Do not waste your time. Your priorities are different to everyone else, but do think about where and what you do and the impact of this on yourself and the ones you love. Make the changes sooner rather than later. You may not have as much money in the bank, you will be so much richer in the long run.

Stop right now and think of what you have and what is really important to you. Make the changes now before it is too late. Don't waste a moment that God has blessed you with.

Cruising the South Pacific Islands

We have just come back from a 10 night cruise of the South Pacific Islands of Vanuatu, Mystery Island, Lifou and Noumea on the Carnival Spirit sailing out of the magnificent Sydney Harbour, Australia.

This was my first cruising experience. Warm weather and colourful sea and corals beckon and so with the encouragement of our good friends, Chris & Carina, we set forth on our very first adventure on the high seas.

I like the idea of the inclusion of all meals, the activities on board and the opportunity to see some South Pacific Islands.

With a little trepidation and a lot of excitement, we were set to sail leaving Sydney in the midst of the fantastic Vivid Light Show. Many buildings around Circular Quay were used as backdrops but none came close to the dramatic shapes as to be seen on the iconic Sydney Opera House. What a send off!

We purposely chose a inner room down low on the ship as Rob is one of those unfortunate people that is inclined to get sea sick on a lake! (By the way, he is the one who repeatedly asked over the years to go on a cruise!). When we arrived we were "upgraded" to a window cabin right at the back of the ship. I guess they thought they were doing us a favour. The room was certainly roomy with 2 singles clamped together to make a king size bed, a lounge, a chair and a separate closed off ensuite, which is something I really appreciate.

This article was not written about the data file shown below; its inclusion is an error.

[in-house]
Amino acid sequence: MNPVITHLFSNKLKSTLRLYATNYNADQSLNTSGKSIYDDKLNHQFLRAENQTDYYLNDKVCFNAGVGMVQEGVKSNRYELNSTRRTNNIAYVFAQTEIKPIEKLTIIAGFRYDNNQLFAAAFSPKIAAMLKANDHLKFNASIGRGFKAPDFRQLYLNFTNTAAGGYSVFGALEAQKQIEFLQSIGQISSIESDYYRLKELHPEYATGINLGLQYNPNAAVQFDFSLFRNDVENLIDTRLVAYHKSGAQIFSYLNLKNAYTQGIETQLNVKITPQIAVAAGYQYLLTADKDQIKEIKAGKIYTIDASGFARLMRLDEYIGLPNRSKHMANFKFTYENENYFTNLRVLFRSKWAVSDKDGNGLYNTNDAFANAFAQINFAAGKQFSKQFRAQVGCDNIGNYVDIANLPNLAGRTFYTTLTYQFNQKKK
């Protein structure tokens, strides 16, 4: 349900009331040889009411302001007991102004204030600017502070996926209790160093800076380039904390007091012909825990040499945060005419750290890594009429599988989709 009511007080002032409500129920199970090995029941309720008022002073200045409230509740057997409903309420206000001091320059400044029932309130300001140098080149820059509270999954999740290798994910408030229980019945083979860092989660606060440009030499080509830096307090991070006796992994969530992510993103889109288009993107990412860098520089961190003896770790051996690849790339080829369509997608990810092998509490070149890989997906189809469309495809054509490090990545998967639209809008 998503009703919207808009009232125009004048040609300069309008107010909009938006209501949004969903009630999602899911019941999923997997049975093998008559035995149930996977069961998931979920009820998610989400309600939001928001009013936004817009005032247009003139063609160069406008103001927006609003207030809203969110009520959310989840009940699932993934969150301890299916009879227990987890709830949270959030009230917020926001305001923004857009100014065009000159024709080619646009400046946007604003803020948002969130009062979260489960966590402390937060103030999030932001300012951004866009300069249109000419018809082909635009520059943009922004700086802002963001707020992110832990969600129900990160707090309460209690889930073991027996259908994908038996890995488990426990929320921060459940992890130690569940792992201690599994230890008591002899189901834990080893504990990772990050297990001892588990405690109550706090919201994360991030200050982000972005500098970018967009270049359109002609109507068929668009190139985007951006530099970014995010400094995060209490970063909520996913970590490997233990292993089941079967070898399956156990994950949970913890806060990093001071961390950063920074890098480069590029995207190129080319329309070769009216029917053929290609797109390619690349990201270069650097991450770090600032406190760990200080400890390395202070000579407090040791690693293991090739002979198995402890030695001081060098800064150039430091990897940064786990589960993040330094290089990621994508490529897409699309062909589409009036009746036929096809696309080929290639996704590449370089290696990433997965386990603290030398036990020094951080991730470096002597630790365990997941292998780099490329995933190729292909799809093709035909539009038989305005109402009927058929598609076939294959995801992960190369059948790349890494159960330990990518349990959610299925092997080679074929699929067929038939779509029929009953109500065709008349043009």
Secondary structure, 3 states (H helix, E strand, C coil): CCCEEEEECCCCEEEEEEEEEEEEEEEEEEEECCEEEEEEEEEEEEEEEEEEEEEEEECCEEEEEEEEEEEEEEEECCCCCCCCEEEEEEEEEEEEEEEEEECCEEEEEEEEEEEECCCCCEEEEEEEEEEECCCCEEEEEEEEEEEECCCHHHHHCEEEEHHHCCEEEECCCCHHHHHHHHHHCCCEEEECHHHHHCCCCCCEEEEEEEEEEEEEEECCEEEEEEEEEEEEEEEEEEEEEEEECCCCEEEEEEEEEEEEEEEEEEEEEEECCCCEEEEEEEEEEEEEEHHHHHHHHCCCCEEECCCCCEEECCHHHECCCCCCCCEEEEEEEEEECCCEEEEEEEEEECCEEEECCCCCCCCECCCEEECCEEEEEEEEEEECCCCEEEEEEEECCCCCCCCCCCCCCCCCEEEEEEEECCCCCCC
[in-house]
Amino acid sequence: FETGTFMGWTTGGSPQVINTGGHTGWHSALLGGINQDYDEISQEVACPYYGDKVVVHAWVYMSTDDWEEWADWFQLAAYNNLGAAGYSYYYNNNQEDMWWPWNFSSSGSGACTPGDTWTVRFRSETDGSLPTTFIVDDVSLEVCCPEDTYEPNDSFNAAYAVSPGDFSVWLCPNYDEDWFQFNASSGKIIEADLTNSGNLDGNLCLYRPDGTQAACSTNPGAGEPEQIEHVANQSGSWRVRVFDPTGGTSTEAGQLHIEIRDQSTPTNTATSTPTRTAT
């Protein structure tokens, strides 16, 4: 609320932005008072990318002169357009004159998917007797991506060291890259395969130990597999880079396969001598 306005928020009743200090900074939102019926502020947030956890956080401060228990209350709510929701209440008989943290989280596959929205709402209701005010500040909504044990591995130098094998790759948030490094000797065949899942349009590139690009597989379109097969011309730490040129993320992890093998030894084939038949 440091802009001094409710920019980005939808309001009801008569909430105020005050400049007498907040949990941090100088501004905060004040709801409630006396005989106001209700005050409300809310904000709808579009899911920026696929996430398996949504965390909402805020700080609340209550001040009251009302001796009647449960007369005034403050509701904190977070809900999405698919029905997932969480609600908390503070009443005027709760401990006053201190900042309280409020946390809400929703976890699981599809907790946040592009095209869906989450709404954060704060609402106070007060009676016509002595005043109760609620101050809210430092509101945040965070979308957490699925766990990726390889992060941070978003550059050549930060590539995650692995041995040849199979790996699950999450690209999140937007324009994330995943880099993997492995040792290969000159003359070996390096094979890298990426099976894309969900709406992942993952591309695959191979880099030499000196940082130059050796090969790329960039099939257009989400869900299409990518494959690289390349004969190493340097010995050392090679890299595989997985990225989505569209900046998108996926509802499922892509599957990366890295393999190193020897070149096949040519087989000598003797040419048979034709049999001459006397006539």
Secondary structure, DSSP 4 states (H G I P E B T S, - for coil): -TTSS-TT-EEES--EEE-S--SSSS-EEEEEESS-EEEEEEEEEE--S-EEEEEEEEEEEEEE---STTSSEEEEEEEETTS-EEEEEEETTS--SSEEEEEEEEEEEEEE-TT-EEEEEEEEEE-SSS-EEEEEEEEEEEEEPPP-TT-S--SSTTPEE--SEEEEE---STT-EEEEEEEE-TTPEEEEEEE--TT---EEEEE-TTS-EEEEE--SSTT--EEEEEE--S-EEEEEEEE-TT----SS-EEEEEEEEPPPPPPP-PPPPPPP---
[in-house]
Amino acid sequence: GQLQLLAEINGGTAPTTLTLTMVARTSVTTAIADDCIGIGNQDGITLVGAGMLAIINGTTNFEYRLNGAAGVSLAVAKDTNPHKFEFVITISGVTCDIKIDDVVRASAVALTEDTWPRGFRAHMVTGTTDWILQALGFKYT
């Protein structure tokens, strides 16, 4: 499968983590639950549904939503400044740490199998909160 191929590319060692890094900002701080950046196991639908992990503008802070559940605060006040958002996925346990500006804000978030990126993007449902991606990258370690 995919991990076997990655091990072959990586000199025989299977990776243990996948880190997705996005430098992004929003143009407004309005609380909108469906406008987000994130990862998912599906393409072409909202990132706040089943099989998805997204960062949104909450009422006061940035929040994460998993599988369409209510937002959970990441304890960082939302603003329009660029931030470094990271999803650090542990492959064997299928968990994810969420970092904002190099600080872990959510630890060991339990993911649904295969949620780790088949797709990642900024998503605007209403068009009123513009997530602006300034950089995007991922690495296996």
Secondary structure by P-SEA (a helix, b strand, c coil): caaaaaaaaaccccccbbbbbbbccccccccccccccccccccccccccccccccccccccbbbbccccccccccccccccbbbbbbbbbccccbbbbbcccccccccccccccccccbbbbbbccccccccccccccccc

I have mucked up the bed with an afternoon nap, but you get the gist.

Every night, a daily activities guide for the following day along with 2 chocolates and a cute towel animal will be placed on our bed. I certainly love how the stewards change our bedsheets and make up our bed daily. The cabin stewards were tremendous... always smiling and greeting us by name and making inquiries re our health, comfort and enjoyment.

The ship has many kinds of activities, mostly geared at families and younger adults (under 35) including gym, sports, trivia and bingo, karaoke, and the casino. I was disappointed that all the 'lectures' were aimed at selling you something, whether it be nutrition or art. There were sadly not much activities aimed at the older people (apparently they reckon that at 50+ I am classed as old!) nor were there any crafts activities planned. We found we were at a bit of a loss as what to do during the 'sea' days. Sure I can relax and read a book, but I don't spend my money on a cruise to read which I can happily do at home! Neither of us are gamblers in any form so that the casino and bingo are not appealing to us.

One thing for sure is that the ship is very ornamental to the point of being superlative. It is almost as though they couldn't make up their mind which them to go with and so decided to include everything  including real and fake lead lighting everywhere, art deco, art nouveau, postmodern even to Egyptian styling in the glitzy grand theatre.

Glass lifts in the Spirit Atrium

I loved the stairs and fountain in the Fountain Lobby

Entry to the shopping arcade.
The days in port were the highlights. They were wonderful and full of activities and tours were available at 3 of the 4 islands. Sightseeing, snorkeling and visiting markets being our favourite. We were blessed with glorious weather.

Thankfully cannibalism has been done away with

We watched them prepare a hangi meal and we get to taste it too! Yum.

Tchou Tchoo Train is a great to explore Vanuatu